- How freebsd finds oil (audio)
- FreeBSD in a Complex Environment (pdf, audio)
- ISC and BSD (audio)
- FreeBSD and Isilon (slides,audio)
- long distance wifi (slides)
- wireless mesh networks (slides) ;complexity attacks on ipfw (pdf)
- network event kit (paper)
- compiling a v4l DVB driver for freebsd (paper)
- pfsense; Embedded FreeBSD for industrial applications (slides)
- profiling and debugging the freebsd kernel (slides, paper)
- freebsd kernel protection against SMTP DDoS (paper, audio)
- SMB/SMB2 (slides, audio)
- porting HPC tools to freebsd (slides, audio)
- BSD licensed PGP (paper)
- mfsbsd (pdf); Google SoC (slides)
Next year, the 9th edition of EuroBSDCon will be held in Karlsruhe, Germany (October 2010). For news, updates and call for papers, check out http://2010.eurobsdcon.org/
Download ports simultaneously with multiple connections
By default, ports uses 1 connection to download and thus unbearably slow when a server rate limit the connection. Alternatively, we can tell ports to use external utility in order to open multiple connections and download simultaneously.
Axel tries to accelerate HTTP/FTP downloading process by using multiple connections for one file. It can use multiple mirrors for a download. Axel has no dependencies and is lightweight, so it might be useful as a wget clone on byte-critical systems.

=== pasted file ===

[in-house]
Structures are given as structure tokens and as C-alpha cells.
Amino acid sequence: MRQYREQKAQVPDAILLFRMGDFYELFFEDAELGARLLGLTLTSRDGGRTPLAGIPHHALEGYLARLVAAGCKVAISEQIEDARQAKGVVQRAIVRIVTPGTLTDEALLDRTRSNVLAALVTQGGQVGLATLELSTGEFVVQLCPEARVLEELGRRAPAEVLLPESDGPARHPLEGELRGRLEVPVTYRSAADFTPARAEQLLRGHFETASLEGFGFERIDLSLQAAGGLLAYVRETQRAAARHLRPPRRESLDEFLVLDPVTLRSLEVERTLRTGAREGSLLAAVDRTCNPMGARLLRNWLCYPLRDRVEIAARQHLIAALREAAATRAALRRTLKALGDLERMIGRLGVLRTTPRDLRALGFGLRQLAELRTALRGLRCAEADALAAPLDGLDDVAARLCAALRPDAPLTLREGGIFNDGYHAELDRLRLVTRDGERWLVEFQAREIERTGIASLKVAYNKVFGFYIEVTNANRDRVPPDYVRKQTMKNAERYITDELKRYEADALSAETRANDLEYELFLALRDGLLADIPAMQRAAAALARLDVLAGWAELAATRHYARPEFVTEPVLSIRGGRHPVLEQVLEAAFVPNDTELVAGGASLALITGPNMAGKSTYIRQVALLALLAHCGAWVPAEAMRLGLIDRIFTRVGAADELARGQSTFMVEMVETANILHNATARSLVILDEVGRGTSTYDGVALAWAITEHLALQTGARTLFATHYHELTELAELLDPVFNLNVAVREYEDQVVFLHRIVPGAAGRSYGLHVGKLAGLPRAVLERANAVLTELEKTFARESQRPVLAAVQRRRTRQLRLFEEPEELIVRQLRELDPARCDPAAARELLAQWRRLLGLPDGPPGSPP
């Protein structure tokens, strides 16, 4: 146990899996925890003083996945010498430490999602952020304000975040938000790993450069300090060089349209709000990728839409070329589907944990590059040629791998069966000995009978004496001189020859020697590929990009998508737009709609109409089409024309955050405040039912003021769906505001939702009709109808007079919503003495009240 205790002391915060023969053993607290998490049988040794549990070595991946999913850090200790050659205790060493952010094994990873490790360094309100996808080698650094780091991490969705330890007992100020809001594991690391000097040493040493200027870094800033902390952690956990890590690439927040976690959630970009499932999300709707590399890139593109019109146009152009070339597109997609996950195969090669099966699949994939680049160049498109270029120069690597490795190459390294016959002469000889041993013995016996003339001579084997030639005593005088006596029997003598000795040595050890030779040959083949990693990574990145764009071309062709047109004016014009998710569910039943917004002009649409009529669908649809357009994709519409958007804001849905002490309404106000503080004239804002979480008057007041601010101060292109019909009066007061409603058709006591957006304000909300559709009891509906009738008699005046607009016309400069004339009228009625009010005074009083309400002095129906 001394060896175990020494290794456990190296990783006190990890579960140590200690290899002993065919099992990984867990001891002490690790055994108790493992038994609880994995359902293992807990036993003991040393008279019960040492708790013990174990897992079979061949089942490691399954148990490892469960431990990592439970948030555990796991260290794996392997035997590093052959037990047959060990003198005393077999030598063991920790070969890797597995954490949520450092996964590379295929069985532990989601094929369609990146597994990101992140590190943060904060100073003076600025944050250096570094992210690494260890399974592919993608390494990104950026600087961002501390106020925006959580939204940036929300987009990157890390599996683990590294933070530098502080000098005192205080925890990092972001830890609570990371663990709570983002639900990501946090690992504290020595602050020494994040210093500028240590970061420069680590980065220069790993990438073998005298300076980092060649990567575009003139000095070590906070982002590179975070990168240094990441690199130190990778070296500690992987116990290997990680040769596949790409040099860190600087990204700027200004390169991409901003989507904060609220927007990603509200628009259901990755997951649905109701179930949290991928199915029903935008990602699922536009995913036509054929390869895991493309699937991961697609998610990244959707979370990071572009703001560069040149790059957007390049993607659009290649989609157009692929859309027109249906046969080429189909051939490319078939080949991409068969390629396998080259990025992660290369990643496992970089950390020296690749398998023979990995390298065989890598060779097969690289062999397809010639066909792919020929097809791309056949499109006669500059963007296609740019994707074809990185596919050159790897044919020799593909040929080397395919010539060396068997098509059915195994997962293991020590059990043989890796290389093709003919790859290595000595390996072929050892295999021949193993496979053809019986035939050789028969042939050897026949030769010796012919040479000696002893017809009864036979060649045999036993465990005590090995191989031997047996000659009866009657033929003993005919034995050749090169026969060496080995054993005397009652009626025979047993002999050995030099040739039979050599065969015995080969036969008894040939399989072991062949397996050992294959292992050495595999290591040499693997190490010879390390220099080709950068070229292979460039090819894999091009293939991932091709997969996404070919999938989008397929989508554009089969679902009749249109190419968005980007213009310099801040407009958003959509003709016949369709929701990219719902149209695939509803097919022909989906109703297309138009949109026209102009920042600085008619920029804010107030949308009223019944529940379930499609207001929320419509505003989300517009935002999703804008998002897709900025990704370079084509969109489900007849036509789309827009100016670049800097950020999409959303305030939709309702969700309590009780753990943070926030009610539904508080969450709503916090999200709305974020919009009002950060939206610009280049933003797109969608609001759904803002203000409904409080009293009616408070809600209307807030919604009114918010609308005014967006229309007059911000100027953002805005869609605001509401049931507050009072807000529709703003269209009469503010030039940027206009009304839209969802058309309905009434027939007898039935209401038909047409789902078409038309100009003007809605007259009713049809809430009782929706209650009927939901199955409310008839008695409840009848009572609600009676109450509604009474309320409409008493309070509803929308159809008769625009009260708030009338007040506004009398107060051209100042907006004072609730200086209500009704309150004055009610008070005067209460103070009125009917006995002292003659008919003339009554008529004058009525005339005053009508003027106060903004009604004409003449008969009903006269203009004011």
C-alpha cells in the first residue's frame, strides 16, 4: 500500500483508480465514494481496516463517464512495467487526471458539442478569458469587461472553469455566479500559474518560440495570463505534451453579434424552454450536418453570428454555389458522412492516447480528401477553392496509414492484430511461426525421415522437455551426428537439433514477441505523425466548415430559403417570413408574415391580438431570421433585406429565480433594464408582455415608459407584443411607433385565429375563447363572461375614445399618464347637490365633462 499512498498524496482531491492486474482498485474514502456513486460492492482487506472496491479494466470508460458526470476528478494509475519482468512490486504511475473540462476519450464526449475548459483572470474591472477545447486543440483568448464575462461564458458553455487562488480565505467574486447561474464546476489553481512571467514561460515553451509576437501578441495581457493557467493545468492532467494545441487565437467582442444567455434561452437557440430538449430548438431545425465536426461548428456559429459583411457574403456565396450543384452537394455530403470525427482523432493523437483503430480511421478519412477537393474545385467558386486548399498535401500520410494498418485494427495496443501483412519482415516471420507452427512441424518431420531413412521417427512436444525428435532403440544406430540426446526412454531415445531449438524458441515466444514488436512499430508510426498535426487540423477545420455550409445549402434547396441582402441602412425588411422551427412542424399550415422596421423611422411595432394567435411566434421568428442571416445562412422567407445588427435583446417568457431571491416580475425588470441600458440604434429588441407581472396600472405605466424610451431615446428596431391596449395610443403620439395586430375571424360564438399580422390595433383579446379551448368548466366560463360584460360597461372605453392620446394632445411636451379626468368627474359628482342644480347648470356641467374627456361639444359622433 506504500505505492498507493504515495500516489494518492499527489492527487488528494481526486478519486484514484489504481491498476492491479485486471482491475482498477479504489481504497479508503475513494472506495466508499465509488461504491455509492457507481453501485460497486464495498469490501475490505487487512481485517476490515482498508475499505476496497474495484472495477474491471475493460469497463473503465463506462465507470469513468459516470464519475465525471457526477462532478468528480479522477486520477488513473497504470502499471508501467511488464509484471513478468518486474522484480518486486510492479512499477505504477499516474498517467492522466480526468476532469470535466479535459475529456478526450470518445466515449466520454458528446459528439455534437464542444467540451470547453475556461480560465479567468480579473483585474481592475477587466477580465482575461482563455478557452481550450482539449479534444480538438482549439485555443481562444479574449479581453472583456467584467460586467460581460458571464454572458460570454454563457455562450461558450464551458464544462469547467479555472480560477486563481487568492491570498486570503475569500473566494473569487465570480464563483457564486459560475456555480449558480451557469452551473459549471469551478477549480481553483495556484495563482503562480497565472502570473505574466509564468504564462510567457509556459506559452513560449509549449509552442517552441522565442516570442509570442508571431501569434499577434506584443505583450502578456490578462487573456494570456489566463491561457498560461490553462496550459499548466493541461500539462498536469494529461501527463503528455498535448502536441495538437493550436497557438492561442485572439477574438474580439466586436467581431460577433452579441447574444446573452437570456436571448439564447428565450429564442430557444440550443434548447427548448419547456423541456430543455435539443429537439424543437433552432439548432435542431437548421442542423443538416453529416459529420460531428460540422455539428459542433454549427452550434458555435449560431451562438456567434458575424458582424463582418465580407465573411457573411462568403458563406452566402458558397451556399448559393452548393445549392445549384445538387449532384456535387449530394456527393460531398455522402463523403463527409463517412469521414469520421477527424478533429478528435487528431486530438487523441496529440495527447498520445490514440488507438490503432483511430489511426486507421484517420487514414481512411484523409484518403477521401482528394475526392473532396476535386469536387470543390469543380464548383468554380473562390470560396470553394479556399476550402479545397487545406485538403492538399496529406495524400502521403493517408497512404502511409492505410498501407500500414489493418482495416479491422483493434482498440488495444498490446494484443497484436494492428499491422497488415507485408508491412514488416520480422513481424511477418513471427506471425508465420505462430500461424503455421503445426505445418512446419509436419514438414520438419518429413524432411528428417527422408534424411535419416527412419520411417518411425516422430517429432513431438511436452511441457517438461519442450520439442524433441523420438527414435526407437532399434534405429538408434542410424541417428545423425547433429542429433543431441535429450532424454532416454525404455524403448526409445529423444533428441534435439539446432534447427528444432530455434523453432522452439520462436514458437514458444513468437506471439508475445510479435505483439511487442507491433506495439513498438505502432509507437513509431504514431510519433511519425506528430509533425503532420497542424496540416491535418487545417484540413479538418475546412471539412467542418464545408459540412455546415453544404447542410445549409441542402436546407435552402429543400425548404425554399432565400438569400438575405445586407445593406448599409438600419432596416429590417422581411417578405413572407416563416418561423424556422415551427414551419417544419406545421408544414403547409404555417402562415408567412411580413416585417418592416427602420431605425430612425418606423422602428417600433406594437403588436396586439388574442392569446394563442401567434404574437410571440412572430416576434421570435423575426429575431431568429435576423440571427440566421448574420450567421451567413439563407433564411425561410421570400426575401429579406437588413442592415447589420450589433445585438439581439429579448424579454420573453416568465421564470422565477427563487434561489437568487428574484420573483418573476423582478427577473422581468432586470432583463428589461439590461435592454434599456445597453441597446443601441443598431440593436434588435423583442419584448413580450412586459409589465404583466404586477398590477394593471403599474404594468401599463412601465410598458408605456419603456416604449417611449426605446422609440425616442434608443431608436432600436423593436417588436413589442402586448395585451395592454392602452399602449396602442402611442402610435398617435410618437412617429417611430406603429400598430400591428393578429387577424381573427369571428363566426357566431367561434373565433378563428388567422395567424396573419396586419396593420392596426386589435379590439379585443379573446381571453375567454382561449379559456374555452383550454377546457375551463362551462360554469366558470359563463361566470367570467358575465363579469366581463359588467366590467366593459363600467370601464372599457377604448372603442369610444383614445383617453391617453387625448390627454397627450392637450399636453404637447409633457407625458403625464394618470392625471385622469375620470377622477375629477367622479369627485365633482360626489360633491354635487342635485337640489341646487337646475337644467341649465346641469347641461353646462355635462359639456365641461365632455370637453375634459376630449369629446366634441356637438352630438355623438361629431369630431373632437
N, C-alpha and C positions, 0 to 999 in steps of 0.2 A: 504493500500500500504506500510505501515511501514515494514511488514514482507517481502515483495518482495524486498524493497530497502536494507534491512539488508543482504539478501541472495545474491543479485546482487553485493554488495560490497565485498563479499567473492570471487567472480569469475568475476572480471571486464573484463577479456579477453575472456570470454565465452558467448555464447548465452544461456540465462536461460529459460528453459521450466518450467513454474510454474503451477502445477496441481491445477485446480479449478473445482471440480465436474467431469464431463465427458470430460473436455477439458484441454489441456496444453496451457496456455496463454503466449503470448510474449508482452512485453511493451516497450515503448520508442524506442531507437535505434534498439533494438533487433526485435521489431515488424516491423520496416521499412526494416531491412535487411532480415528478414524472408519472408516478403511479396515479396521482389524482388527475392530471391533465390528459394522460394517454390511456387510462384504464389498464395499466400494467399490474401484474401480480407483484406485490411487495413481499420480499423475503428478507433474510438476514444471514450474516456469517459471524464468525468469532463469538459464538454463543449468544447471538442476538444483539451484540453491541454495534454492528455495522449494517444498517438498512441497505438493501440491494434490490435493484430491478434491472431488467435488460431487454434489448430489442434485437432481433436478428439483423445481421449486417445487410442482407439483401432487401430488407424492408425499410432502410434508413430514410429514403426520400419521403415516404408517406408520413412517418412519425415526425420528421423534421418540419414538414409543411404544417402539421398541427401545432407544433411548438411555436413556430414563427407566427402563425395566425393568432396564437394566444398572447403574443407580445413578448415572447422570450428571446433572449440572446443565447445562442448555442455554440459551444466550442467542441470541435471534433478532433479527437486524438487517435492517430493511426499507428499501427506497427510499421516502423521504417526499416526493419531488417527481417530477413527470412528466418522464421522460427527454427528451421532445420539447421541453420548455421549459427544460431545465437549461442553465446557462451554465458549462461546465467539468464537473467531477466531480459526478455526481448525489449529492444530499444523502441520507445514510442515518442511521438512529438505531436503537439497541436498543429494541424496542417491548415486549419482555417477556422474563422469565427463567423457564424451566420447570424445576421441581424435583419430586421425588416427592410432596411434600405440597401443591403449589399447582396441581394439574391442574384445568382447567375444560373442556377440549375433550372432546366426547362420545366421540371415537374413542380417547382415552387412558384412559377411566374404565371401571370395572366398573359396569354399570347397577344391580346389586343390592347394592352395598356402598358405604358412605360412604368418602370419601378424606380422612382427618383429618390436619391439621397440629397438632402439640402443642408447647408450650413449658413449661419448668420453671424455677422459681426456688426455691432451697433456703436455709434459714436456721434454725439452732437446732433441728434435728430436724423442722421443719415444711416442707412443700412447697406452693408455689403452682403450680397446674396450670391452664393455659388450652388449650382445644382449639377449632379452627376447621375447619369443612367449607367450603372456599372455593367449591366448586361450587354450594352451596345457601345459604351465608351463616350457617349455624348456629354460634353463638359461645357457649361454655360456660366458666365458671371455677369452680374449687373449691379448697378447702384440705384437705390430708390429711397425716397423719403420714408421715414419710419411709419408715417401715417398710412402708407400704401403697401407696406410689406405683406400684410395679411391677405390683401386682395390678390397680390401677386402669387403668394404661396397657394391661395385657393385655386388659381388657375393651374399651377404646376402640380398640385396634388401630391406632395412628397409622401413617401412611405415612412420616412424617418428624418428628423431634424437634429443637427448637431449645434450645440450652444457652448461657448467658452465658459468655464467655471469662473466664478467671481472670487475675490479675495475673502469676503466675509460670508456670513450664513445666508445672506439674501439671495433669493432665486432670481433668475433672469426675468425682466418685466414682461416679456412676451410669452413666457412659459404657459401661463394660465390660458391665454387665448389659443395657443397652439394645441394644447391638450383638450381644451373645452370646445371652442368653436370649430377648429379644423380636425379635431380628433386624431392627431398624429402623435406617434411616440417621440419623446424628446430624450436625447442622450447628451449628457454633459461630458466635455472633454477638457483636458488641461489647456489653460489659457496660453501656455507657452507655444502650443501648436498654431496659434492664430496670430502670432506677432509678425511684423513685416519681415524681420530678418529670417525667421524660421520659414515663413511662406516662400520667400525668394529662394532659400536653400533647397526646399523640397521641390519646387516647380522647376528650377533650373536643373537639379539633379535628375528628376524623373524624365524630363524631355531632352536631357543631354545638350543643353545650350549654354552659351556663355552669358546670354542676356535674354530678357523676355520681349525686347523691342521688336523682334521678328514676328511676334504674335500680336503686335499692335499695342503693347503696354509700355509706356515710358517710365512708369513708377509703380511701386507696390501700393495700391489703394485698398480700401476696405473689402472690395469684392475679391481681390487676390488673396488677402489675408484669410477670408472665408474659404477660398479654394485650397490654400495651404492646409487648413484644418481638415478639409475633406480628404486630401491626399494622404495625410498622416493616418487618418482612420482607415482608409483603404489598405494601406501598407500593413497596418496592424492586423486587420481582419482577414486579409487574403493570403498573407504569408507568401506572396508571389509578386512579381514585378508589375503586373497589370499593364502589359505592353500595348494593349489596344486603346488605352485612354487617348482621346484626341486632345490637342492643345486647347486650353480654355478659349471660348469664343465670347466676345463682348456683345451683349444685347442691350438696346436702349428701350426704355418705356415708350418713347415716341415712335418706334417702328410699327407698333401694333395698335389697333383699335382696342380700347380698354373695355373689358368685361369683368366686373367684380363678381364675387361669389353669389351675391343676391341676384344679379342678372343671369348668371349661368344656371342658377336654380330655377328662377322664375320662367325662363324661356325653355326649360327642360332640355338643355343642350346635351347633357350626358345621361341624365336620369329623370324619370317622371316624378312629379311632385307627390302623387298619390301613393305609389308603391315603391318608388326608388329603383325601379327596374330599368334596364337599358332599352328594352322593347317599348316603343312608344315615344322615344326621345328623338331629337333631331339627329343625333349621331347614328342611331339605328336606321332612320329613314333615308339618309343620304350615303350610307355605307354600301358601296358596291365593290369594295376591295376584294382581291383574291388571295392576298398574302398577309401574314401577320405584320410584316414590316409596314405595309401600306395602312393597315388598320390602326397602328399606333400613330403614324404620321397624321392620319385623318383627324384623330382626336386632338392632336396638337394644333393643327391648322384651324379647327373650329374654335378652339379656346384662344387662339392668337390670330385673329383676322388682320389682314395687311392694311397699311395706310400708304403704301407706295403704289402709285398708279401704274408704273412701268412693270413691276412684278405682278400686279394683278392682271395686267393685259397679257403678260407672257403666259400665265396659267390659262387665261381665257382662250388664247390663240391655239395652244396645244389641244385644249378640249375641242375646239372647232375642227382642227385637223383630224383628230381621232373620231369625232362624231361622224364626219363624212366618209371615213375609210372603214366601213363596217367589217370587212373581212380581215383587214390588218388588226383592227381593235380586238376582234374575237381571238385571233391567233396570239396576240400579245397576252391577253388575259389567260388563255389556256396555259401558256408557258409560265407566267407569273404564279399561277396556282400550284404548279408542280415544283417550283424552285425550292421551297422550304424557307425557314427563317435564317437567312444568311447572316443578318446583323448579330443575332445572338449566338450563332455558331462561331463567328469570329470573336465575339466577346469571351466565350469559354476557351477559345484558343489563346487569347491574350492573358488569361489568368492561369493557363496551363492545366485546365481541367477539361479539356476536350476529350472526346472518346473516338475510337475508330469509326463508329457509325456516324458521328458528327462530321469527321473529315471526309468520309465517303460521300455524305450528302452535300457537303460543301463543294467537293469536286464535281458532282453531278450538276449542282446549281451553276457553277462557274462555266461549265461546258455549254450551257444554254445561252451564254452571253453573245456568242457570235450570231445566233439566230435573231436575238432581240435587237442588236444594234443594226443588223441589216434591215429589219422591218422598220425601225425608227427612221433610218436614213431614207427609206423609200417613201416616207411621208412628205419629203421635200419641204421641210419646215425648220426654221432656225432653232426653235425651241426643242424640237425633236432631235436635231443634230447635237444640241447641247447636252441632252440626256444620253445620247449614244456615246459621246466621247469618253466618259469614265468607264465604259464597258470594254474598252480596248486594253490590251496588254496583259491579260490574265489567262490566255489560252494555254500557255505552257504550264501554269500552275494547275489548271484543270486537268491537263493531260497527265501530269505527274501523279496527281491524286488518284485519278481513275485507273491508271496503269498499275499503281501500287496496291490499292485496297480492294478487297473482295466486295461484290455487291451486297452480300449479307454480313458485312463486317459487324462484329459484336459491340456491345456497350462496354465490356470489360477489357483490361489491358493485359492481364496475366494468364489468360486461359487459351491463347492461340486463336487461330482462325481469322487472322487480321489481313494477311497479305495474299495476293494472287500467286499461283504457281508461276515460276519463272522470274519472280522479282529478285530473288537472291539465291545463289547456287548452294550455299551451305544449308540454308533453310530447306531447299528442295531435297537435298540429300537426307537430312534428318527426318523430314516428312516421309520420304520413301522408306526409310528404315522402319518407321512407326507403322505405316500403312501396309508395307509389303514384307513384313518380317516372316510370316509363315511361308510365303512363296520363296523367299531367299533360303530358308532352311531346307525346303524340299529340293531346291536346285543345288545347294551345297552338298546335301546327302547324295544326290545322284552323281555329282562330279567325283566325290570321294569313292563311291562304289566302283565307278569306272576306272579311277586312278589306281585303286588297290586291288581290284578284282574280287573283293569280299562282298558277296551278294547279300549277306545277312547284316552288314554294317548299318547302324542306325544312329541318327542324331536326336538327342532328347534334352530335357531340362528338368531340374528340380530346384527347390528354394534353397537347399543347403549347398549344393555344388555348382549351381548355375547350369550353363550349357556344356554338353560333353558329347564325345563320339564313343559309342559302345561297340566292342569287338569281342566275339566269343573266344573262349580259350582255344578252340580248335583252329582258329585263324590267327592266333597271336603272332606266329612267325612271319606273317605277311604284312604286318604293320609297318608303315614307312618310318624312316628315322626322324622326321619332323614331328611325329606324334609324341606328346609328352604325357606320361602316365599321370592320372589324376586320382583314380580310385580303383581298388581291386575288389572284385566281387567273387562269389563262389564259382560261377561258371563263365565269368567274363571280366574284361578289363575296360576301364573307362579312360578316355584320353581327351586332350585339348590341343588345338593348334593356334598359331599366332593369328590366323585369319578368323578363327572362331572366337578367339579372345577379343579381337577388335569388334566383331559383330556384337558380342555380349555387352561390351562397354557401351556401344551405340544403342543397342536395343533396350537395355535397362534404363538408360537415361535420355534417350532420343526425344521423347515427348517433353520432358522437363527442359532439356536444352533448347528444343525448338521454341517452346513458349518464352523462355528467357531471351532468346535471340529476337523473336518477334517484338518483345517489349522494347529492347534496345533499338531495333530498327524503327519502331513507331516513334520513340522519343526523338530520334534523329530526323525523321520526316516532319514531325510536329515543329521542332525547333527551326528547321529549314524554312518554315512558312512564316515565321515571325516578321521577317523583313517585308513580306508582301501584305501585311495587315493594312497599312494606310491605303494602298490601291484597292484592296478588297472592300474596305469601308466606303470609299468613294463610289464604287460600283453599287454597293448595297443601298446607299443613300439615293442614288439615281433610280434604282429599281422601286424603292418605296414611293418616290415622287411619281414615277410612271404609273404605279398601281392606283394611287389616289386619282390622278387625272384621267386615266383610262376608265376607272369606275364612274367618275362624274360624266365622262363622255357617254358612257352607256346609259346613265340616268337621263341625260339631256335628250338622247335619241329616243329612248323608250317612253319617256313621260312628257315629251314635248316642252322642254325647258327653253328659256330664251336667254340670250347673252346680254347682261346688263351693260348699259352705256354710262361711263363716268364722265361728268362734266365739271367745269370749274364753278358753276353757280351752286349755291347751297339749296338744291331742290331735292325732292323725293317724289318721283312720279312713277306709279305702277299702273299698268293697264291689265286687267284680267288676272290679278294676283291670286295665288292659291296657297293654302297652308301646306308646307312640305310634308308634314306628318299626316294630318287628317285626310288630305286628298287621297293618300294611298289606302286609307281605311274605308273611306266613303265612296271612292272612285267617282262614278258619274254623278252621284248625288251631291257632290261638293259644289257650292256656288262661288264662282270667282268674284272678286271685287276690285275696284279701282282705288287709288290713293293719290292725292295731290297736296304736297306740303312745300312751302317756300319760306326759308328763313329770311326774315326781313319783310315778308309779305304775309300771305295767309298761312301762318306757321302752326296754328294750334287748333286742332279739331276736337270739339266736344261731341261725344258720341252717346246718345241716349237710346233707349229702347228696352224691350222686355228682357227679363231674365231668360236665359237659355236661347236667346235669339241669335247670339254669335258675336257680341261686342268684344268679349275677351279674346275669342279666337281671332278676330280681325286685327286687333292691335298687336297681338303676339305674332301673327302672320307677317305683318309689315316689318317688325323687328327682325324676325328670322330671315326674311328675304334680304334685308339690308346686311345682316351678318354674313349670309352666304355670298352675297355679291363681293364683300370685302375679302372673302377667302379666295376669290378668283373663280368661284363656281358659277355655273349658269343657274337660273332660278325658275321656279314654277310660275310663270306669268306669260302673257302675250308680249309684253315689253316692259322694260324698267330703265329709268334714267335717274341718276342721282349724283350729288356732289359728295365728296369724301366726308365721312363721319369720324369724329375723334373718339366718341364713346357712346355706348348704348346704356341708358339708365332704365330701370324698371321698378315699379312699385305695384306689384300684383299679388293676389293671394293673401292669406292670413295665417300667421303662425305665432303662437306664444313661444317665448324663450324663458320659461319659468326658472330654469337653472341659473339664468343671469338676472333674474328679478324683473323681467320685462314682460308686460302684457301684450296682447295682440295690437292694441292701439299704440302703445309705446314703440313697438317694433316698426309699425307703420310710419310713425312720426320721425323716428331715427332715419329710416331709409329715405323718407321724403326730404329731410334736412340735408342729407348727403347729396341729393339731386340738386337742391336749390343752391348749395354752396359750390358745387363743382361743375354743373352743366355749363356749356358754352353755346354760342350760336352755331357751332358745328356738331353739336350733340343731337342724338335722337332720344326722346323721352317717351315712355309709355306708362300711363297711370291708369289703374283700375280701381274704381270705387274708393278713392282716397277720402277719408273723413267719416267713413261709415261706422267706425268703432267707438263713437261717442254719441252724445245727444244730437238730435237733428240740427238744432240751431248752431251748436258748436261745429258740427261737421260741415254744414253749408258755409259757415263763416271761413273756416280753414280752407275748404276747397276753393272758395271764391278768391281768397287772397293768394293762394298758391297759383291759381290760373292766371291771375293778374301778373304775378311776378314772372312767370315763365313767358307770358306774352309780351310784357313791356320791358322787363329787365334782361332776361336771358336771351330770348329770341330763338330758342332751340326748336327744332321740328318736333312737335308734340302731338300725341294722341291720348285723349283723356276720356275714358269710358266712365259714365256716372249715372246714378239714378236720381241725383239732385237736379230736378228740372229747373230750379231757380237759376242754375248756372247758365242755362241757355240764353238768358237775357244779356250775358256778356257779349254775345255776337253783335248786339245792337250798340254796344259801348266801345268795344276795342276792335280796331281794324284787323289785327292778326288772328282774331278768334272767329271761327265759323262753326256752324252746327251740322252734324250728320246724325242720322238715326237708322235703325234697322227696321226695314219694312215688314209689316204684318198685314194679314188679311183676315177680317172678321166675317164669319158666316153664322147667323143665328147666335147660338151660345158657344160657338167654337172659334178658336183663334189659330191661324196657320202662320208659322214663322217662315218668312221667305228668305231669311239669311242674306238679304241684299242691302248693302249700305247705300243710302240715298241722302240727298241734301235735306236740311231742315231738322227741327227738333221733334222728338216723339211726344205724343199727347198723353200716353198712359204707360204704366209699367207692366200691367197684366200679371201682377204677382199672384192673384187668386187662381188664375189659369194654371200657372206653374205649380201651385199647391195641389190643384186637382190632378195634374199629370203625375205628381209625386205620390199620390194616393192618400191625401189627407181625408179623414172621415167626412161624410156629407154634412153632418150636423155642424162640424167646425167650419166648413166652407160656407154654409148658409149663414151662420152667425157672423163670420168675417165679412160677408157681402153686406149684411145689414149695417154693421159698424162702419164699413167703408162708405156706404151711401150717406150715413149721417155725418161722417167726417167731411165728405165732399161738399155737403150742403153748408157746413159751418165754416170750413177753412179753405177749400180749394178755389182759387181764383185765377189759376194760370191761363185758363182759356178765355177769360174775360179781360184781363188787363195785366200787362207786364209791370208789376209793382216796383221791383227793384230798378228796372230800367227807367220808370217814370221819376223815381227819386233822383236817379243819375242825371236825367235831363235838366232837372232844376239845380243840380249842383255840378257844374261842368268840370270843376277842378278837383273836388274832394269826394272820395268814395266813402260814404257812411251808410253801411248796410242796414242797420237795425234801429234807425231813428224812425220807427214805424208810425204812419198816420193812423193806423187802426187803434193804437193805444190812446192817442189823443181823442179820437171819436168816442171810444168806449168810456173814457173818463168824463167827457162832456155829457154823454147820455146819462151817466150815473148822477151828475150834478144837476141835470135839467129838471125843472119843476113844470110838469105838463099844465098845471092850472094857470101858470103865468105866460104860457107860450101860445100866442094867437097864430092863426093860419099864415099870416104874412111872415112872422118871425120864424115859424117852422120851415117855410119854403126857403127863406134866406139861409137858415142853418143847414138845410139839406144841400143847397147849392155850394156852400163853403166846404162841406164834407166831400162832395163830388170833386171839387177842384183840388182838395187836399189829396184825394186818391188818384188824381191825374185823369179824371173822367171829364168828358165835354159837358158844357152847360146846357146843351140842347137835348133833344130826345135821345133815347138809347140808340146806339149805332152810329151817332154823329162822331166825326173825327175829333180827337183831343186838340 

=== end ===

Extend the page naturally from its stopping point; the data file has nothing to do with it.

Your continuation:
György Vilmos has put together a post evaluating performance of PostgreSQL’s last five releases on a midrange x86 server:
“…’The “Dunnington’ code named CPU’s architecture and the number of CPUs are both an important factor for the OS and the database, because in this CPU a lot of cores are fighting for the spare bandwidth of the FSB, through which the slow memory and peripheral devices are reached. The multi level cache hierarchy and the slow FSB makes a hard job for the OS scheduler and memory allocator, which need to keep the CPUs busy by feeding them the most data from the caches.
This is a hard jobs and FreeBSD isn’t yet at the end of the road (to be honest, it just stepped on it), but here it’s not that important, because we were curious about what database version produce how much performance. Sadly there weren’t too much time and resources for tuning the OS and the databases.
FreeBSD was chosen -along the fact that I like it- because from its ports it’s easy to install various PostgreSQL (and MySQL) versions. The test itself was made with sysbench 0.4.12, and it’S OLTP benchmark on a 1 million row database, which of course fit into the machine’s RAM.
The data was on two 15kRPM SAS HDDs (RAID1), which is far from a heavy loaded database’s storage background, but approximately shows a typical web server environment’s characteristics, where you have to serve from the built in disks….”
He concludes that,
“I think it’s safe to say that if we have known PostgreSQL as a slow beast, it’s time to re-think (or measure) that, because it has gained quite much performance and scalability in the last three years. Not to speak about its features.”
Thanks, György, for letting me know about your post.
And a patch set was committed by the people who handle porting ZFS to FreeBSD that they felt makes ZFS production-ready.
Some say comparing FreeBSD vs Linux benchmarks is unreliable and is as it were, comparing apples with pears.
For what it’s worth: the Phoronix team has done some FreeBSD 8.0 RC1 vs Ubuntu 9.10 Alpha 6 benchmarking: